Many business owners are wrestling with today’s uncertain economy, including the high-interest rates which are at a 40-year high.  And the threat of a recession still looms. Obviously, we would all welcome a stable economy, and for many of us, memories of the Great Recession still linger unfavorably.  As the saying goes, ‘we must learn the lessons of the past’.

Just like the tides that come and go, so do market cycles. When the tide is in and water levels are high, what lies at the bottom of the waters is concealed.  Similarly, a good market conceals the risks in a business. When the tide goes out, the troubles at the bottom can be seen, they must be addressed.

This newsletter, then, is meant to be a reminder to owners who are feeling good about their businesses today: In good markets, the risk is concealed and sometimes ignored, perhaps to our peril. Let’s not allow the lessons of the past recession to be forgotten so quickly.

Let’s Begin with Market Timing – A Ten-Year Transfer Cycle

Market conditions can dictate how much of the risk in our businesses we can see at any given time. Markets run in cycles and timing reveals and conceals risks. Businesses perform well because of favorable economies. During good times, valuations are high, employees are engaged, and, oftentimes, buyers and investors have a high degree of interest and activity.

As the chart below indicates, the last three (3) decades have followed a common market cycle and this decade is following suit.

Today we are in an uncertain market and, perhaps, we are nearing the end of this current cycle. Some prognosticate that this current market may last beyond 2023, perhaps reflecting more of the trend seen at the end of the 90s; growth faltered, job creation slowed, the stock markets plunged, and the groundwork for the 2001 recession was being laid, thus ending the economic boom of the 1990s.*  Although unemployment is expected to stay low, below 5%, in 2023, both consumer and business confidence has been waning. Regardless of the exact timing, most owners agree on two (2) important points – First, that another recession will appear, whether that is this year or later, and second, that the drop in the economy happens a lot faster than the slow build-up of growth.

What Does a Good Market Concealing Risk Look Like?

When markets are growing, businesses are strong, and we see less of the risks that exist in our businesses.

For example, regarding your employees in a good market, B and C players on your teams are not critically reviewed because work is so busy you need bodies just to complete the jobs. Since good markets make it difficult to attract top talent, today especially, we’re experiencing an unprecedented challenge in finding and retaining good talent, this type of difficulty helps to conceal the risk that poor performers place on your business.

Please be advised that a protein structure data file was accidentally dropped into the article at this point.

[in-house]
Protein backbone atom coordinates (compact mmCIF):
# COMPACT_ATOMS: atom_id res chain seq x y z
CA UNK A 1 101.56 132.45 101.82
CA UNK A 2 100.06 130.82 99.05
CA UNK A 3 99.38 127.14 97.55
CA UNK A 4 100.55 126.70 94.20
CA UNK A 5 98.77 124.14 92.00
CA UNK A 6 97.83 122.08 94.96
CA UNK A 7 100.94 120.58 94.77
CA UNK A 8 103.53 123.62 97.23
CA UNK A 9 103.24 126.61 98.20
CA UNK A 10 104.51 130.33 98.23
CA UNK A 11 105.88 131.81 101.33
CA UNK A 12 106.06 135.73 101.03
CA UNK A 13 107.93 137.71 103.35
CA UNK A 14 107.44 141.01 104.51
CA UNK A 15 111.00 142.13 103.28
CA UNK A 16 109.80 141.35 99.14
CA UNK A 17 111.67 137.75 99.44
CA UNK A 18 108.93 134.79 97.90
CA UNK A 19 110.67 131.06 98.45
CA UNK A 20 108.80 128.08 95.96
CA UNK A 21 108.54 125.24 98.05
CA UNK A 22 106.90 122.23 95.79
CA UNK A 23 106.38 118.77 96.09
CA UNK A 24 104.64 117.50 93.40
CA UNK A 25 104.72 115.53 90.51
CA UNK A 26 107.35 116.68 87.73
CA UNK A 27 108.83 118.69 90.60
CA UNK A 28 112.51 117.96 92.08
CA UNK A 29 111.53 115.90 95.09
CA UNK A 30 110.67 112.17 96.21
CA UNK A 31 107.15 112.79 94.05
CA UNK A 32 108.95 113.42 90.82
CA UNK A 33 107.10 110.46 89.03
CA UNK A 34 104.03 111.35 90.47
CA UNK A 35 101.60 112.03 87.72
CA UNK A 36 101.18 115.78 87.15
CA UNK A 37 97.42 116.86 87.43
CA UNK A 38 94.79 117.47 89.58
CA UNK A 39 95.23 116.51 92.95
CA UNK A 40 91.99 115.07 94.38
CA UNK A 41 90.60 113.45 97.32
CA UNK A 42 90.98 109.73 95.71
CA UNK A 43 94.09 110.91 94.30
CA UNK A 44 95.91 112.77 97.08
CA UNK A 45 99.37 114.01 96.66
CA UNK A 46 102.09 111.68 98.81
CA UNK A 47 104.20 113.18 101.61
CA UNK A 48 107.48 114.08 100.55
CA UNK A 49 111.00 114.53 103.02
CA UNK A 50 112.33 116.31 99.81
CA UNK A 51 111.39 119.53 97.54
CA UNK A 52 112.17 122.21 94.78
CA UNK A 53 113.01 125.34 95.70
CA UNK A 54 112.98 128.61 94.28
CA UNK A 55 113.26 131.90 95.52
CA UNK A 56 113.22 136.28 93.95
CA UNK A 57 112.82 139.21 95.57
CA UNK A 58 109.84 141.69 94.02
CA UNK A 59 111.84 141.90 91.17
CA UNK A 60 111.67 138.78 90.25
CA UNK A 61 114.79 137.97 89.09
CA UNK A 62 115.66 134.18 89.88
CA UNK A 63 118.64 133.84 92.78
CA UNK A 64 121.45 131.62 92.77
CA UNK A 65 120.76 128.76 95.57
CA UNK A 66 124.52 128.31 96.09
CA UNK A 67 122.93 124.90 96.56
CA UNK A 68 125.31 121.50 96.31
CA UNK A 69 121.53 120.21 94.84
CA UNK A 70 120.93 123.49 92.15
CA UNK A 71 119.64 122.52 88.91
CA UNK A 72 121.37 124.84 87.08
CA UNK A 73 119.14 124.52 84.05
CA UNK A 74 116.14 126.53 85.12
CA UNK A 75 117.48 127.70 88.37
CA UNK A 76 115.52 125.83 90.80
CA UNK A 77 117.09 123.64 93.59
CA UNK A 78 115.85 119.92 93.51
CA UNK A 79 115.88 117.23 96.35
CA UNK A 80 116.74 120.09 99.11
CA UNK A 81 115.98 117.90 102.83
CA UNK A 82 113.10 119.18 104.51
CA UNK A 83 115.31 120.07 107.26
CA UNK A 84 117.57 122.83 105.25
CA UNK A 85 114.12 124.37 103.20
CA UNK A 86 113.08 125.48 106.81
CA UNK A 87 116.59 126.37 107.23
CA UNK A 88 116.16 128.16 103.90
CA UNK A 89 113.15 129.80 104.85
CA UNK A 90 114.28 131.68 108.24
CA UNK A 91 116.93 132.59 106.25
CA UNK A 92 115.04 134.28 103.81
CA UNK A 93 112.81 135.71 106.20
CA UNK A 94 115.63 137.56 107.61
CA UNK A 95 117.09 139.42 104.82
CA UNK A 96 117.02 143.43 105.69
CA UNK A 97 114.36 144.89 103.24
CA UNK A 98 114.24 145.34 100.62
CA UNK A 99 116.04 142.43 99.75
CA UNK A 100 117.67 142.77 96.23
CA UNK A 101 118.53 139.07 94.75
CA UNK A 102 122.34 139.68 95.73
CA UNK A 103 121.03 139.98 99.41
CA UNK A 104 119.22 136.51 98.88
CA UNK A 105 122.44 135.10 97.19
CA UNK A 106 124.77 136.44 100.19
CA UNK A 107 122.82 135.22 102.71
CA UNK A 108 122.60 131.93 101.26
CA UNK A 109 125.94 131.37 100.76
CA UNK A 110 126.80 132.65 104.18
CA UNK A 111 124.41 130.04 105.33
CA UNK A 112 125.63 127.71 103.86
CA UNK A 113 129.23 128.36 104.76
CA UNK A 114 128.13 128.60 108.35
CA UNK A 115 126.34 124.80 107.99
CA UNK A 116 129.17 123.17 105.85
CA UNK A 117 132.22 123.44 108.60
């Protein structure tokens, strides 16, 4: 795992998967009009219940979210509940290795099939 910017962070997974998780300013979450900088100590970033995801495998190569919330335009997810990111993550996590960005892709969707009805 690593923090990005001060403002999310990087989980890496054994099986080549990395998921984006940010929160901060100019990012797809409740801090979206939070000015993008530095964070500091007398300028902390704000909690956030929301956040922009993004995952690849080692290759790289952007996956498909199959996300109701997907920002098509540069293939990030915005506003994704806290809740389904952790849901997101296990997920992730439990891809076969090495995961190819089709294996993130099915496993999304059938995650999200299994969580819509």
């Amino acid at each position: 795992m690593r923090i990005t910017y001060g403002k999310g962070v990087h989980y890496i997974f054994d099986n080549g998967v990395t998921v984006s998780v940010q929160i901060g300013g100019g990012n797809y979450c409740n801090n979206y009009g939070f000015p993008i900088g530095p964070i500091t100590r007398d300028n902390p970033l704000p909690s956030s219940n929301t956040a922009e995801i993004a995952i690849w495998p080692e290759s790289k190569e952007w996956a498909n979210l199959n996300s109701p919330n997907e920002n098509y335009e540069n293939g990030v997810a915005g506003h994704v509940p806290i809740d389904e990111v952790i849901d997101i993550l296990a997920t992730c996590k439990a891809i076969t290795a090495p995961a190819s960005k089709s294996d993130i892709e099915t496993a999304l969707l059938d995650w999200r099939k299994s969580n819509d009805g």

Banks are another example. Today, banks are lending and looking to deploy their capital, especially now that the once historically low rates are being impacted greatly by the Federal Reserve’s incremental raising of interest rates over the past year, since March 2022. Banks now can increase their earnings as they lend out cash. This leads to a sense of comfort with leverage and, perhaps, some forgetfulness about challenges with repaying debt during a recession.

Owner-Dependence Adds to the Risk/Fragility of Any Privately-Held Business

An ongoing, national survey of business owners takes a measurement of the dependence that a company has on the owner. The average overall score is 54%. This means that business owners largely add to the risks that are concealed in a good market, by having their businesses be highly dependent upon them. These owners:

  • Are very involved in the day-to-day running of the business
  • Do a majority of the hiring, managing and firing of employees
  • Plan for the company’s strategic direction by themselves, with little to no input from others
  • Do not share their company results with anyone except their accountant (and what they choose to tell the IRS)
  • They are involved in writing checks, running payroll, paying bills, handling accounting
  • Are personally liable for the debts of the business
  • Oversee the business performance with little delegation or empowerment to managers

If you are doing many of these activities in your business, in a good market this is further concealing the risks that exist in making your business more transferable to someone else because it is highly dependent upon your individual efforts. Again, good markets can conceal this, while poor markets may reveal it.

What to do Next?

Are you a business owner who is sitting on risk that you just don’t acknowledge?  Is the current economy aiding to this easy-to-fall-into trap for you and your business?  And, if this is the case, what might be your motivation to act?

This newsletter recommends that you remain objective, try to see the bigger picture, critically examine how much of your wealth is tied to your illiquid business, and give some consideration to the idea that there is more risk in your business than you can currently see. When you think and act in this manner, there is a higher probability that you will not allow the current economic climate (whether you are personally experiencing a good time or a bad time in your business) to dictate to you the success and value of your business.  Instead, it is time to be pro-active in finding and addressing those hidden risks, and perhaps, in so doing, you work to protect your overall wealth.

*Source: 1990s United States boom

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